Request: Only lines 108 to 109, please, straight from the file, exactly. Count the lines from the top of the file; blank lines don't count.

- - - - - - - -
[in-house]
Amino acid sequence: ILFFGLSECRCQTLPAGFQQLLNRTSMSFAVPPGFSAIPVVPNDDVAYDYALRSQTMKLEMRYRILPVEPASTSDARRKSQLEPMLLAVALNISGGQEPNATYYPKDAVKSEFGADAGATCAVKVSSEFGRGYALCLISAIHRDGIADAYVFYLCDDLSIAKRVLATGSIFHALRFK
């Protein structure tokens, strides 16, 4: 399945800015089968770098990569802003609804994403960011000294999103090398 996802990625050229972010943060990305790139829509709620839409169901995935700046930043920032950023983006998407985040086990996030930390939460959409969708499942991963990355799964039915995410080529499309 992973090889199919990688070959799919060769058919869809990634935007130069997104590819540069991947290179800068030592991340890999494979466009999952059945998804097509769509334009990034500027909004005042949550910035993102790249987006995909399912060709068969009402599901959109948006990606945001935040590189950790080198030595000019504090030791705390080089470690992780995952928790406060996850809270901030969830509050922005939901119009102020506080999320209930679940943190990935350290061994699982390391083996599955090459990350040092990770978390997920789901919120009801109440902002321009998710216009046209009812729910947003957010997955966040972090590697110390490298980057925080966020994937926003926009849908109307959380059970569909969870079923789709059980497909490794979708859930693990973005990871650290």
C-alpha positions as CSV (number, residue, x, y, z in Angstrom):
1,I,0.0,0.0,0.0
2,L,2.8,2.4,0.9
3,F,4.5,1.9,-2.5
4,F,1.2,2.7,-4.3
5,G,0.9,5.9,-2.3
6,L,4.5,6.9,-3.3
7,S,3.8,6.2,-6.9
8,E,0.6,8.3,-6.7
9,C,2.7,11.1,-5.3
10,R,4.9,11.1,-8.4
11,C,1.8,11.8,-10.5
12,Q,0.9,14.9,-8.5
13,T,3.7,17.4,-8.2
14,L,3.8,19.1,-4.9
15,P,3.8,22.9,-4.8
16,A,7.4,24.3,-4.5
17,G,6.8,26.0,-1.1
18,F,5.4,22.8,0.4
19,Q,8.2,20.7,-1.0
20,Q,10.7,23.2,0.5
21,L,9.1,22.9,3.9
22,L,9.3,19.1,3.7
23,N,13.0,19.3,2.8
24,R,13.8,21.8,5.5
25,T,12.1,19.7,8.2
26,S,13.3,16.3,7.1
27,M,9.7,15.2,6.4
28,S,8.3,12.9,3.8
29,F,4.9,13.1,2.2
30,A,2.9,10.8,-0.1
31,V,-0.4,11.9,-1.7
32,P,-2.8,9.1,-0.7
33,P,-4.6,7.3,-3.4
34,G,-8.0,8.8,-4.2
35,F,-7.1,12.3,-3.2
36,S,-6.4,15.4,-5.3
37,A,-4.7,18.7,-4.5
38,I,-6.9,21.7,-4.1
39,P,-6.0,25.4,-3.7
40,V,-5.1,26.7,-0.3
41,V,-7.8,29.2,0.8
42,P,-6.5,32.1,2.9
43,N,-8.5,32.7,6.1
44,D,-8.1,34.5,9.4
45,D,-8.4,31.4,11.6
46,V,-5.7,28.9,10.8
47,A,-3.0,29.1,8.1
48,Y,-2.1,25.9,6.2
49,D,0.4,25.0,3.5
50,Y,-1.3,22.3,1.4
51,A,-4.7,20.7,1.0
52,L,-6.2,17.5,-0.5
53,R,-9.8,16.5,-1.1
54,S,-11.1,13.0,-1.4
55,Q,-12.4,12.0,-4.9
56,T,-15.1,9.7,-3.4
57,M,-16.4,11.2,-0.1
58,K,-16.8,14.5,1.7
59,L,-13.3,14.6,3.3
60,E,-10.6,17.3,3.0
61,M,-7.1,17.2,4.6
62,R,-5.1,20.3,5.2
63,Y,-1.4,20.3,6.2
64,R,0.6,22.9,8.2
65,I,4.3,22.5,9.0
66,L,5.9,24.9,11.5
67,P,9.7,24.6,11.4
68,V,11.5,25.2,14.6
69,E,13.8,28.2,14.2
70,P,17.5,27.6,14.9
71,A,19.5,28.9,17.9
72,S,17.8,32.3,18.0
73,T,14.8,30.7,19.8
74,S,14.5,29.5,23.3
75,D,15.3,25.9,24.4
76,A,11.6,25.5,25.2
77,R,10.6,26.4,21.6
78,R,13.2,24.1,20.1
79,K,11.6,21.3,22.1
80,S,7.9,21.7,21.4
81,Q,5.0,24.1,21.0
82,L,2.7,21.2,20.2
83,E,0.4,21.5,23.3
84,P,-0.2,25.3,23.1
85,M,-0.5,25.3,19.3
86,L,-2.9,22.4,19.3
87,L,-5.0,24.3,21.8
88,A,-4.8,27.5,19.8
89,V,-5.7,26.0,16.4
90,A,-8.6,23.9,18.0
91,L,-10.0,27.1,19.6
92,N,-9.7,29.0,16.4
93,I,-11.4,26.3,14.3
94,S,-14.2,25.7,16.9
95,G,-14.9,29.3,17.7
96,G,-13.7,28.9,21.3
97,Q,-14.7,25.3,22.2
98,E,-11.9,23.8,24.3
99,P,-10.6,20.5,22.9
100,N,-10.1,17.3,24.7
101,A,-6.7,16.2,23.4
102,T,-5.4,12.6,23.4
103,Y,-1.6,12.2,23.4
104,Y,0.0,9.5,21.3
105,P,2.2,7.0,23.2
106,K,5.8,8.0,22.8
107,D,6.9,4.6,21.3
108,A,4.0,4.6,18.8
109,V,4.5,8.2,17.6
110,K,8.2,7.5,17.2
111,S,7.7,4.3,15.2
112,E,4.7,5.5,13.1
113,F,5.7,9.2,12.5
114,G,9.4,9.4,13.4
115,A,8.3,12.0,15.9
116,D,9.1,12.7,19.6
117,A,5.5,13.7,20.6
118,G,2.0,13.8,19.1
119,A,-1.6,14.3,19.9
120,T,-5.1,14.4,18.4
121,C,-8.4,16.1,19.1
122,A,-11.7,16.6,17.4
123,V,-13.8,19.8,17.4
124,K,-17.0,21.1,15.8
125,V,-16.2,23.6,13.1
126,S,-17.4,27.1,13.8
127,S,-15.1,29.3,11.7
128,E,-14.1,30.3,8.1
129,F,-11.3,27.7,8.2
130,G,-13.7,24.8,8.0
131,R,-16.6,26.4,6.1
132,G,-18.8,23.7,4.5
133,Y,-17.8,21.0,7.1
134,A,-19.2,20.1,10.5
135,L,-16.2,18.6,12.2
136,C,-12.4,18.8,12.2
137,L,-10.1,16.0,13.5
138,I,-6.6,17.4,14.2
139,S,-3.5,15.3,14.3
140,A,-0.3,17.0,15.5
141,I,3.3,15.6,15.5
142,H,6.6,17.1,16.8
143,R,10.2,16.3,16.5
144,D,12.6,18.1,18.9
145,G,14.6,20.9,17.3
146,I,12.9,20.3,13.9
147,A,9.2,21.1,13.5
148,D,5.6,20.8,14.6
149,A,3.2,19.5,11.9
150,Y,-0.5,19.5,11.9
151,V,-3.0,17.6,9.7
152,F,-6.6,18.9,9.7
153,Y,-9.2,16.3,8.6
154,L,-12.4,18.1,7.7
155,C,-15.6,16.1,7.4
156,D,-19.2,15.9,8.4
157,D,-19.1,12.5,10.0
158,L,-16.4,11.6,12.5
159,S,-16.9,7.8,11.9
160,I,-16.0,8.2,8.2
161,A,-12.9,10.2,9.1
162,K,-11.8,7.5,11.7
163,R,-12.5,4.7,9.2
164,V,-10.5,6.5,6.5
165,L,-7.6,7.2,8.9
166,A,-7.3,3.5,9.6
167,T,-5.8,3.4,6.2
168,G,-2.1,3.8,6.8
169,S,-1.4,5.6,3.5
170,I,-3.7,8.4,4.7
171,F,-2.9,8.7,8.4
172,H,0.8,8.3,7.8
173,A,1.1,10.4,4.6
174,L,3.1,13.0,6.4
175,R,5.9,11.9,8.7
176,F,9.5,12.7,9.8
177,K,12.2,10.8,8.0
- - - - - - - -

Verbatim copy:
104,Y,0.0,9.5,21.3
105,P,2.2,7.0,23.2